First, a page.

Friday, May 30, 2014
Monday, May 19, 2014
Peafowl eggs make a rare, delicious and hearty breakfast.
A family friend retired from her management job here in our area, a few years back, and bought some property on the West side of Michigan.
As a Master Gardener and animal enthusiast, it was only a matter of time before she started to raise and grow food.
Because we have entertained the idea of raising chickens and maybe a few other things ourselves, we have watched carefully, to glean as much information as we could from the things she is doing.
Knowing my fascination with the possibilities of poultry, on a recent visit she brought us, not only a dozen farm fresh eggs, but a peafowl egg as well. I had never tasted peahen eggs and was very excited.
Peafowl eggs are a rare treat, because, unlike chickens, which can lay an egg every day for most of the year, peahens will only lay eggs during a small time window in the spring,and only one egg every other day, so while an average laying hen will produce between 200 and 250 eggs per year, a peahen may produce at most 20 eggs a year, under ideal conditions.
So I was flattered and honored that she was willing to share one of her first eggs of the season with me.
Peahen eggs are considerably larger than chicken eggs. In baking it is recommended that you use one peahen egg to replace 2 chicken eggs.
Another very obvious difference was the thickness of the shell. It took several good solid thwacks ( technical term) on the side of the bowl to get it to break open, while one moderate thwack is enough for a chicken egg.
Once cracked the color and consistency was very similar to the chicken eggs from her farm, (Which of course tend to have have darker yolks than grocery store eggs.)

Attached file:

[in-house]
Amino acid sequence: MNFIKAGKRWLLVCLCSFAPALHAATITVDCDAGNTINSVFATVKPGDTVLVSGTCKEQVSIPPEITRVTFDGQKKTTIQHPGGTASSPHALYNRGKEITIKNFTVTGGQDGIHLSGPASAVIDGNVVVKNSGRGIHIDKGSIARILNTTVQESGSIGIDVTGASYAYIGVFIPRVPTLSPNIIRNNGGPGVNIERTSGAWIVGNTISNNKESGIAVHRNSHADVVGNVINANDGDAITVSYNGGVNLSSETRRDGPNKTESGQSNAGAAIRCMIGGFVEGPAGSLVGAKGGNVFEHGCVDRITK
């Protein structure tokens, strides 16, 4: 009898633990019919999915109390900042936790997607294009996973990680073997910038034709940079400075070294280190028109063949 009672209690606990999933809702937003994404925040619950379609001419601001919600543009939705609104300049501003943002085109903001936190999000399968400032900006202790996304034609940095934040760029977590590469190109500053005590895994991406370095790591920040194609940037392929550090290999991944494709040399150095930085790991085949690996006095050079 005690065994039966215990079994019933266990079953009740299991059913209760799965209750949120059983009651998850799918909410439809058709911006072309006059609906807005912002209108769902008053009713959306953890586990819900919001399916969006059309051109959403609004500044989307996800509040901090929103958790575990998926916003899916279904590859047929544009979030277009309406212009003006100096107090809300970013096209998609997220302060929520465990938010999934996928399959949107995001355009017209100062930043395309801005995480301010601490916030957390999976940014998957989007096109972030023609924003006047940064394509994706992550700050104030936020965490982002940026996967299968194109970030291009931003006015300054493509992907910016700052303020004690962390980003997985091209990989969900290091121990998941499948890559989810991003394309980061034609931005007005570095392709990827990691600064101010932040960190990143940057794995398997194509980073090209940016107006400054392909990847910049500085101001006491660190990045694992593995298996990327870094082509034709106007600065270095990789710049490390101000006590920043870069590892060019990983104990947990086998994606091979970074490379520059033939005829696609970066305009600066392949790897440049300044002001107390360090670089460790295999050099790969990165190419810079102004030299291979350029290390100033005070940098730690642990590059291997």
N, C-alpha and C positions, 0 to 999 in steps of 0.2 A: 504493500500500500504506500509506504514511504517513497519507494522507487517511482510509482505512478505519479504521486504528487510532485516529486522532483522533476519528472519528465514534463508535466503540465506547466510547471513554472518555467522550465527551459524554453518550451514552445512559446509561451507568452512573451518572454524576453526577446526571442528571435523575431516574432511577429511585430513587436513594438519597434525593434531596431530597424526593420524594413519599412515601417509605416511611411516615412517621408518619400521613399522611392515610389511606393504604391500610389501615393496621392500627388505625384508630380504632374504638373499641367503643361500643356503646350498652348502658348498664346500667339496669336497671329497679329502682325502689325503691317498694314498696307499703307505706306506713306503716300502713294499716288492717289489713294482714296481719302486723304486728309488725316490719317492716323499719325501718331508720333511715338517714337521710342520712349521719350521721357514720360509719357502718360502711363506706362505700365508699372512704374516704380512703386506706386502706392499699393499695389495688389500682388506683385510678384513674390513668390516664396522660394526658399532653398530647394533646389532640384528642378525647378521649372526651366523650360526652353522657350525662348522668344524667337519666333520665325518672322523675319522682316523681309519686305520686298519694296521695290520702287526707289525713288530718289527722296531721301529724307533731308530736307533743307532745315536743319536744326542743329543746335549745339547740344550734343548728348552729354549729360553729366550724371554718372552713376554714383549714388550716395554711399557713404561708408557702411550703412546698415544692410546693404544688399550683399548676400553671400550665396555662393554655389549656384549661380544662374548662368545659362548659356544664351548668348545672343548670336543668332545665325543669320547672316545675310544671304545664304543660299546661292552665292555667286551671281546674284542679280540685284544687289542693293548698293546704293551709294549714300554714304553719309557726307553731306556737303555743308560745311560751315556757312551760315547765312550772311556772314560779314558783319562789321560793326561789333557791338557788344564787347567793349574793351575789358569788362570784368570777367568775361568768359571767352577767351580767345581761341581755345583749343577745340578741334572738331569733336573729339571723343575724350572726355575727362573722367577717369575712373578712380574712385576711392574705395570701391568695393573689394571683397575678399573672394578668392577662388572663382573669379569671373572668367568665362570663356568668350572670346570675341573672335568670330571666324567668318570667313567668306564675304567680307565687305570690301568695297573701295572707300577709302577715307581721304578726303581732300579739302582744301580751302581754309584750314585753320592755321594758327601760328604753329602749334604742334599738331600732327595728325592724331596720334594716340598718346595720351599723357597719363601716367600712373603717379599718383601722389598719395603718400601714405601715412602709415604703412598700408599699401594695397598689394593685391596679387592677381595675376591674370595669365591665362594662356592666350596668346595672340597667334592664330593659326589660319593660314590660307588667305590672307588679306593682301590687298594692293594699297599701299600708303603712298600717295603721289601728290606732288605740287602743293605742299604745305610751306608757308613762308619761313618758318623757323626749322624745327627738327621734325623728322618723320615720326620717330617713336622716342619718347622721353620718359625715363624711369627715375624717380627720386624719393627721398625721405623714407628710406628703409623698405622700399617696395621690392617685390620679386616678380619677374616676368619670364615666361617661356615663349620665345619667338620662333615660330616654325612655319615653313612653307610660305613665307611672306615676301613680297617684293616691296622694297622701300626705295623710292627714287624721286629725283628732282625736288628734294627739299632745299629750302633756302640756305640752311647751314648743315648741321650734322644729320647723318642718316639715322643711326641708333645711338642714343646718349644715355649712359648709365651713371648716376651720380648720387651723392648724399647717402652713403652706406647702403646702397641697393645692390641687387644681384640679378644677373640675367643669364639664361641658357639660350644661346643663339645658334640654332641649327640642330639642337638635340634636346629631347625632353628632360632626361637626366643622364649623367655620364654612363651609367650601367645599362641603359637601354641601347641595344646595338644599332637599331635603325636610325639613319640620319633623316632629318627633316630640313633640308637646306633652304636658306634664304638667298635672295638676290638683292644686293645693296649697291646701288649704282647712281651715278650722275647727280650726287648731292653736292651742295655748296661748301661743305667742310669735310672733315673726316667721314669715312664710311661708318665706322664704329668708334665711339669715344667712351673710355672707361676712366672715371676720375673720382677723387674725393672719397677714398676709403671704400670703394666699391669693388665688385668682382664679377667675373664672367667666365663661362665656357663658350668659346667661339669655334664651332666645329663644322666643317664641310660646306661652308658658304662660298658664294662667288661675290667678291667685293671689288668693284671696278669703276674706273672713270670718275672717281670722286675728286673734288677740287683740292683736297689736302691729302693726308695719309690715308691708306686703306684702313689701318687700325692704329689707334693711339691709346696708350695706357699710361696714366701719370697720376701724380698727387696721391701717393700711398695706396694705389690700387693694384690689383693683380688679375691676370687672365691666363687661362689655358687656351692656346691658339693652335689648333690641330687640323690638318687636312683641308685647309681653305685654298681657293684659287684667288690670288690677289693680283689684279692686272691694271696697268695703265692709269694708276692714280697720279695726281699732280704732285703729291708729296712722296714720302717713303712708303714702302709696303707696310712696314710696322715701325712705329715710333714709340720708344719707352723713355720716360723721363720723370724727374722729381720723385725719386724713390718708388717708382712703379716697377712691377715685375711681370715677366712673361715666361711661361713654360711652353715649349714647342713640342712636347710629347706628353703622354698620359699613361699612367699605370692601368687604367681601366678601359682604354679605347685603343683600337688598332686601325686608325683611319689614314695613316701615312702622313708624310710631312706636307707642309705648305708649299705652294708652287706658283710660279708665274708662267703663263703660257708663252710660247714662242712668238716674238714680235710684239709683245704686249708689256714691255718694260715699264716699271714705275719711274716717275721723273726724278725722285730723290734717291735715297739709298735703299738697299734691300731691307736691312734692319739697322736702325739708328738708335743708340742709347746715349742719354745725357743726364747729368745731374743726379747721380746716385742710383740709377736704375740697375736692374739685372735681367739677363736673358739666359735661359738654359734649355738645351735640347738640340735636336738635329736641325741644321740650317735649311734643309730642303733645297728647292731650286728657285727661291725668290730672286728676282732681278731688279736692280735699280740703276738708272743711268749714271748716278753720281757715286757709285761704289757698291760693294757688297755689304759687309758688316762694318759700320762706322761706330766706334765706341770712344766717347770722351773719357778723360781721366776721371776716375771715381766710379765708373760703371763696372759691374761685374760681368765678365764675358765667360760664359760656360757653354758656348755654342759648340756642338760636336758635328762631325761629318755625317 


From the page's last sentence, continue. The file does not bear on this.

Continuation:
I opted to fry both the peahen egg and a chicken egg, so I could taste them side by side for comparison.
The peahen egg took quite a bit longer to cook, and had a tendency to stick to the pan a bit more. I suspect there is a chemical difference, quite possibly a higher protein level, or lower fat content, that caused this, but not being a chemist or scientist, I couldn’t say for sure.
The end result was a fried egg, over medium, that was roughly twice the size of the other egg I cooked for comparison.
The taste was very similar. The white of the peahen egg seemed to have a little less flavor than the chicken egg. The yolk seemed to have significantly richer flavor, and almost a sweetness to it. My brain immediately turned to baking. A recipe that calls for egg yolk, for a cheesecake, or even a hollandaise sauce, would logically be much better with peahen eggs, while a meringue or other recipe that just uses the white, would probably not be noticeably different.
It was a fun experiment, a very nice breakfast, and a learning experience.
Thank you Glenda, for sharing a bit of your farm with us!
Saturday, May 3, 2014
When it comes to planting, my focus is generally herbs. They are my passion, and my comfort zone. I know herbs.
But every once in a while, it is fun to step outside the box. Although Herbs are our business, Diann and I are both Advanced Master Gardeners, and we do like to plant other things as well. But for years every inch of ground we had available to us had to be carefully hoarded and allocated, to grow the herbs we needed to make our products, and we only got to squeeze in a bit of flowers here and there. Luckily with the new opportunity available to us with the farm this year, we now get to use some of our own space for other things. So we decided to make ourselves a flower bed.